I'm sure that General Zaroff was not expecting the surprise appearance of Rainsford in his bedroom at the end of the story, and I doubt that he expected to die in the manner that he did--as the hunted and not the hunter. But Zaroff found new life in his new game.
"... it supplies me with the most exciting hunting in the world. No other hunting compares with it for an instant. Every day I hunt, and I never grow bored now, for I have a quarry with which I can match my wits."
His whole life evolved around the hunt--first as a child in Russia, then as a division commander of Cossack cavalry and, finally, as an international big game hunter. It gives him great "pleasure," and he does not consider the human hunt as murder; he believes that he allows the imprisoned sailors a real chance to earn their freedom, and at least once, " 'One almost did win.' " However, Zaroff admits that the "ennui" he once felt sometimes returned, and he must have immensely enjoyed his pursuit of Rainsford: As a human prey, Rainsford provided Zaroff with more of a challenge than any of Zaroff's other victims. The boredom that Zaroff sometimes experienced when hunting the lesser men was not found during the hours spent tracking Rainsford. His pursuit of Rainsford made "a smile spread over his brown face," and when Zaroff is injured by Rainsford's "Malay mancatcher," the general laughed and offered Rainsford congratulations. After losing one of his dogs in the improvised Burmese tiger pit, the "deliciously tired" Zaroff honors Rainsford once again.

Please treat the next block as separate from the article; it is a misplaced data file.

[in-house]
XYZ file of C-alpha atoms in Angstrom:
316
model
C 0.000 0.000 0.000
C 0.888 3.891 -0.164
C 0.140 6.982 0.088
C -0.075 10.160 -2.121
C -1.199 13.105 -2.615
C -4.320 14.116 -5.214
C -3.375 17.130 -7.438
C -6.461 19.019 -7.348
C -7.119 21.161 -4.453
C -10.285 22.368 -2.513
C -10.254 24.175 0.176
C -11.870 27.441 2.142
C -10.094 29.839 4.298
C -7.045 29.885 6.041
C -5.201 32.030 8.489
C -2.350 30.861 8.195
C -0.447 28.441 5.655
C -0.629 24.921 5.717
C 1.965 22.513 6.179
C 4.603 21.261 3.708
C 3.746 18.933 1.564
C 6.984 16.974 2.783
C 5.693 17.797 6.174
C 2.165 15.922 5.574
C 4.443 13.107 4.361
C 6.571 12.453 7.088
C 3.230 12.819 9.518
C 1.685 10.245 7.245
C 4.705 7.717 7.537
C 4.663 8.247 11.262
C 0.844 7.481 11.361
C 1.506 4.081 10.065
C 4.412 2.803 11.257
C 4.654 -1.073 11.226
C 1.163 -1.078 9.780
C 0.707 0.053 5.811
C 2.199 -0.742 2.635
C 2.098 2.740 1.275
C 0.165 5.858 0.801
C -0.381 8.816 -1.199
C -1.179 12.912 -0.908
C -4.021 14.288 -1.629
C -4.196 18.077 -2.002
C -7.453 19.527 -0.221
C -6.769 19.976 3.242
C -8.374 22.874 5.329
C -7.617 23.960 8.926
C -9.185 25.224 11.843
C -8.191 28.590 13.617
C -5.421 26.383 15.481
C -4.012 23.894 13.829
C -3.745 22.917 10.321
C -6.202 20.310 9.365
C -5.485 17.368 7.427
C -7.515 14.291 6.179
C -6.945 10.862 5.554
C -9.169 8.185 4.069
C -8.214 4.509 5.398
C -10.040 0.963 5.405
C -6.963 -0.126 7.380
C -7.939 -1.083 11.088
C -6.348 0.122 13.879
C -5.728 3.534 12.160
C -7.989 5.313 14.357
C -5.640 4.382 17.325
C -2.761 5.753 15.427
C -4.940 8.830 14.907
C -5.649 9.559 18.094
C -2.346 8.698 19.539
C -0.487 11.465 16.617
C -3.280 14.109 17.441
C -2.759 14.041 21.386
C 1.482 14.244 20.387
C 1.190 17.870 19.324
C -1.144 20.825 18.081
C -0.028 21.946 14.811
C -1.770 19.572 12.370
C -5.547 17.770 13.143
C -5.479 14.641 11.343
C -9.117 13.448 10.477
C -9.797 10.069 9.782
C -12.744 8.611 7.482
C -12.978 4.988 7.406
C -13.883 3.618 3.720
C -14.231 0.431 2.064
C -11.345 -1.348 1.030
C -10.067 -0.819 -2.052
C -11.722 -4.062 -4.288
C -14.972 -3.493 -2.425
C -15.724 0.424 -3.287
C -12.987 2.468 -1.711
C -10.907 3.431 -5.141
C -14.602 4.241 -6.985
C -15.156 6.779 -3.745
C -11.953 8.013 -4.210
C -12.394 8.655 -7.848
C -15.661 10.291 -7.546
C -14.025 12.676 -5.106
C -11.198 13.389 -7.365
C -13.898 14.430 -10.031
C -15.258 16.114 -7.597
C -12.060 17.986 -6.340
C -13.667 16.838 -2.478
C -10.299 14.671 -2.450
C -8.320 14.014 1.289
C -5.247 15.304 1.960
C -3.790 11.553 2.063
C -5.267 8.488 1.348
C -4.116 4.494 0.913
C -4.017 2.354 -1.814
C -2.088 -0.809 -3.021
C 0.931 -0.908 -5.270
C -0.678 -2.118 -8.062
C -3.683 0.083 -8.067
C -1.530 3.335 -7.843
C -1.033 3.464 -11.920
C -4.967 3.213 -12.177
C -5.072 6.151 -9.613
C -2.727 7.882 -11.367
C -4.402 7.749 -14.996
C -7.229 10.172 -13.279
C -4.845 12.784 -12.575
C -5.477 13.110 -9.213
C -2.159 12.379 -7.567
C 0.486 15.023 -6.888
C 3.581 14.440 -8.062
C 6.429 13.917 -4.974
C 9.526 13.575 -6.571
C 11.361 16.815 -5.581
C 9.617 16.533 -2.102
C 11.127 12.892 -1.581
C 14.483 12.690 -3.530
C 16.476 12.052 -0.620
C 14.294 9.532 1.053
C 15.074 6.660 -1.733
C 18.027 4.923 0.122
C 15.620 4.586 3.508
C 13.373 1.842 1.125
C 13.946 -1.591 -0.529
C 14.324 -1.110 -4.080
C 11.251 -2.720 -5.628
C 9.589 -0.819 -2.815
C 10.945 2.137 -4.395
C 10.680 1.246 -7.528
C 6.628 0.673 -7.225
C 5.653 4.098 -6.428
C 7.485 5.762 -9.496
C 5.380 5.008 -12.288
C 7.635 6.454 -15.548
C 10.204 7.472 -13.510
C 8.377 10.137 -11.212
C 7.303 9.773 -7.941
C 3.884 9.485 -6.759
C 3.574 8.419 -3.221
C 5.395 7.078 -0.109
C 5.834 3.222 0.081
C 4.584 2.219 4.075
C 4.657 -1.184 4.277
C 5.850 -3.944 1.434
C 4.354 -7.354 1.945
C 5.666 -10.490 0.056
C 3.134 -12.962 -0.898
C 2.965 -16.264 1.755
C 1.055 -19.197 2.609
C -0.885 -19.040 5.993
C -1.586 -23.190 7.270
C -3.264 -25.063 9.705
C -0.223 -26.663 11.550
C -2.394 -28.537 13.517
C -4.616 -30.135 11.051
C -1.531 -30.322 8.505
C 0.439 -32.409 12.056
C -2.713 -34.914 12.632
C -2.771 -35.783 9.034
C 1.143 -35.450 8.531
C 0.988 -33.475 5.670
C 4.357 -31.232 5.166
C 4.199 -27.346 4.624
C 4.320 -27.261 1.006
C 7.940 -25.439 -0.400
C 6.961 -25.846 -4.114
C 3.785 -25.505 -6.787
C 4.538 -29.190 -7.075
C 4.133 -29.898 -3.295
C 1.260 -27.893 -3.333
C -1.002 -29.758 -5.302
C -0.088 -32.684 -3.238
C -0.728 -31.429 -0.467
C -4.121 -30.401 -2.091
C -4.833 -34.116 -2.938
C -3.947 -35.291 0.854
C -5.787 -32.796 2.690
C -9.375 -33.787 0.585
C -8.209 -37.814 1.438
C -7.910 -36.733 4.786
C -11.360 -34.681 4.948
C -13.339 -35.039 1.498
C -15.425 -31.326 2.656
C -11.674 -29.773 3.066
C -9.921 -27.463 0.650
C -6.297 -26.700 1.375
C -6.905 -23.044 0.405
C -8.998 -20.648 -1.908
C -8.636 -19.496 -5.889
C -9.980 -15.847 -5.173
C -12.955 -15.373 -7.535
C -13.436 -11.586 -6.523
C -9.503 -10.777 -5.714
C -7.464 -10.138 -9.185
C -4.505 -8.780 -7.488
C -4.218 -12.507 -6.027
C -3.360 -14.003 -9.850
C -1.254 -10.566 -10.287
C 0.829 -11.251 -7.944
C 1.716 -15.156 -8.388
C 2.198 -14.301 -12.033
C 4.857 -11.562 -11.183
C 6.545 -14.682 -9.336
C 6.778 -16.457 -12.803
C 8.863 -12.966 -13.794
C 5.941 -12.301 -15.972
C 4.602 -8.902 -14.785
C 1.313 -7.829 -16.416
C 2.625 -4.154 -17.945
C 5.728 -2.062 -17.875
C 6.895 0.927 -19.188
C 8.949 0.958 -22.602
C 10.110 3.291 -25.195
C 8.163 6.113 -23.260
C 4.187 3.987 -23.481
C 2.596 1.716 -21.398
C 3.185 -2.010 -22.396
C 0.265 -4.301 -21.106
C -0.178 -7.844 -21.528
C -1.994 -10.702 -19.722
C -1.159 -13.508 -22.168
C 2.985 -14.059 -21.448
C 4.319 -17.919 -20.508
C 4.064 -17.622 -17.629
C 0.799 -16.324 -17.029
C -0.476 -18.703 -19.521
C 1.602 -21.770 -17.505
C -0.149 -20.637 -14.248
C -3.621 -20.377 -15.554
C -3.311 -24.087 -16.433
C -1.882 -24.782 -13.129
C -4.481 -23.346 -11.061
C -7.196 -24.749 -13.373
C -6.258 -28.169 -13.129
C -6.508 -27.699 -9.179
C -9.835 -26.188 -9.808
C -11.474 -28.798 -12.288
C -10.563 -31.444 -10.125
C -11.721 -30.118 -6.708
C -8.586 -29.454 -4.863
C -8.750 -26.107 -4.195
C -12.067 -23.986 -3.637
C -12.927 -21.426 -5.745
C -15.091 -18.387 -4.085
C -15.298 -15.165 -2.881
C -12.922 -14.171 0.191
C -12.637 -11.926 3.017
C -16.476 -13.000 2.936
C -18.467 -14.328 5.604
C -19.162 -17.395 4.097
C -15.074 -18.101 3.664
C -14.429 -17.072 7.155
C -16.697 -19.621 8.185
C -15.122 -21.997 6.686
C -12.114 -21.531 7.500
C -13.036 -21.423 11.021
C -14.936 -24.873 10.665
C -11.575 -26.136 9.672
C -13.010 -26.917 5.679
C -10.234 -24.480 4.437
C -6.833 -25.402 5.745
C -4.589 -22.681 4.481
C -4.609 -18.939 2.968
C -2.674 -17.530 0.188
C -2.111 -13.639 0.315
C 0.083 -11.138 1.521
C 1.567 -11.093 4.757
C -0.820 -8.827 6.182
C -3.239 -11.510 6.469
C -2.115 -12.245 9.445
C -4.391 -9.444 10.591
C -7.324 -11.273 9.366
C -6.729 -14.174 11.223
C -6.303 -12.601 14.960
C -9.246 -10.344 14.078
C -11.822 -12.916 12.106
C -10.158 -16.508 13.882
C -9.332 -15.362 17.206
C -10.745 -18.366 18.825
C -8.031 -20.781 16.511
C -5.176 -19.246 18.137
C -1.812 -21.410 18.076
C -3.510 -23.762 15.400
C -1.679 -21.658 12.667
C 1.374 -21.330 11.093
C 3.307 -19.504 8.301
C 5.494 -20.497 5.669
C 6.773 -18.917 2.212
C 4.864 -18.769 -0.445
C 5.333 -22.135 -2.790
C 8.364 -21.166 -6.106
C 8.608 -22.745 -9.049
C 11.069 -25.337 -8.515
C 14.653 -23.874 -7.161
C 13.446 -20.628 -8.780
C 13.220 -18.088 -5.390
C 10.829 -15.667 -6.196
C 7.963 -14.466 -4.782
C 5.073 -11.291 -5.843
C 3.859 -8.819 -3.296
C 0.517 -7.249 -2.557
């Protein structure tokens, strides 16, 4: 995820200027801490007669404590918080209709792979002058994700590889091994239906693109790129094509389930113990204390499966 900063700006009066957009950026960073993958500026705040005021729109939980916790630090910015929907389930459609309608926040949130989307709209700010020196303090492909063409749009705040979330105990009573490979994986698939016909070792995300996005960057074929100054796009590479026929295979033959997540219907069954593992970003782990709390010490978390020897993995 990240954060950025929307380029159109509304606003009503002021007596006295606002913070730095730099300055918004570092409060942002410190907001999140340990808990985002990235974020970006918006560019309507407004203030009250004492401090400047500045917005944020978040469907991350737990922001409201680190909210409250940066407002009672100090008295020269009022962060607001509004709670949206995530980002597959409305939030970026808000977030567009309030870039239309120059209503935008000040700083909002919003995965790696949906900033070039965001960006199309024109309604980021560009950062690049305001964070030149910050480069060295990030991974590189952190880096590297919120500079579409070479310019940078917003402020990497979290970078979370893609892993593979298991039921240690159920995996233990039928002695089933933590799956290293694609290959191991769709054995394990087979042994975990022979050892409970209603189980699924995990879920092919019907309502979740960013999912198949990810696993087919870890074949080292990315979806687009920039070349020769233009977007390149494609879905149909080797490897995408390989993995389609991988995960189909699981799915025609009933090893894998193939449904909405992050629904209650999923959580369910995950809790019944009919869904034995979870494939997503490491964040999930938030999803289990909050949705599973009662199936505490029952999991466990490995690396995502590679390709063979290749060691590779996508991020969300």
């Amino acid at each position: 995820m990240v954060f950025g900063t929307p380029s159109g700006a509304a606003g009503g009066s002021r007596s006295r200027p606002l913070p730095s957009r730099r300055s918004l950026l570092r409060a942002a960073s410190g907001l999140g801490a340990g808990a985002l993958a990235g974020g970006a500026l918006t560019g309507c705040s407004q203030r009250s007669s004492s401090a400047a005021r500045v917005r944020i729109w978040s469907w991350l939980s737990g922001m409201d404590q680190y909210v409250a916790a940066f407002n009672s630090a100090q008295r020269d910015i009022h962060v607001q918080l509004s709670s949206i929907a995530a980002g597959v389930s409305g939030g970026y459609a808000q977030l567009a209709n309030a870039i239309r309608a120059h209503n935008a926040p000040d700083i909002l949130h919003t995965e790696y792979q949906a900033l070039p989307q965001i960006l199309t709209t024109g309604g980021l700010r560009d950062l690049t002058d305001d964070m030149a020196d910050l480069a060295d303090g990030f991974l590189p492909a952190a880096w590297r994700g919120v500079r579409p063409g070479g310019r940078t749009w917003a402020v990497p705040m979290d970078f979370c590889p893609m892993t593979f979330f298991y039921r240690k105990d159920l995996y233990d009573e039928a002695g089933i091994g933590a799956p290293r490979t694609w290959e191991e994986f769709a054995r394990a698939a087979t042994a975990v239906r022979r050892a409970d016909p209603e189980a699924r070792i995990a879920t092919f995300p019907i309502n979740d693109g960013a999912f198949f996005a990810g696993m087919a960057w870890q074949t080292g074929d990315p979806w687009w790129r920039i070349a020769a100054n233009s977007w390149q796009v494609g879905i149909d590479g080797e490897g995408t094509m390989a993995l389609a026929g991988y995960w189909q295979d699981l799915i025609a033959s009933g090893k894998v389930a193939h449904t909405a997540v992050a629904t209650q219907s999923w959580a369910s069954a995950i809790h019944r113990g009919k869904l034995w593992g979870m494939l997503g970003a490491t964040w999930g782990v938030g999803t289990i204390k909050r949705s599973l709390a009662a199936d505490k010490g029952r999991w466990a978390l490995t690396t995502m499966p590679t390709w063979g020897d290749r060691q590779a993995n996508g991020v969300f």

"Thank you for a most amusing evening."
In the end, when Zaroff must have realized he would have little chance to survive being hunted by Rainsford, he nevertheless appears happy to accept this new challenge. Smiling,
The general made one of his deepest bows. "I see," he said. "Splendid! One of us is to furnish a repast for the hounds. The other will sleep in this very excellent bed. On guard, Rainsford..."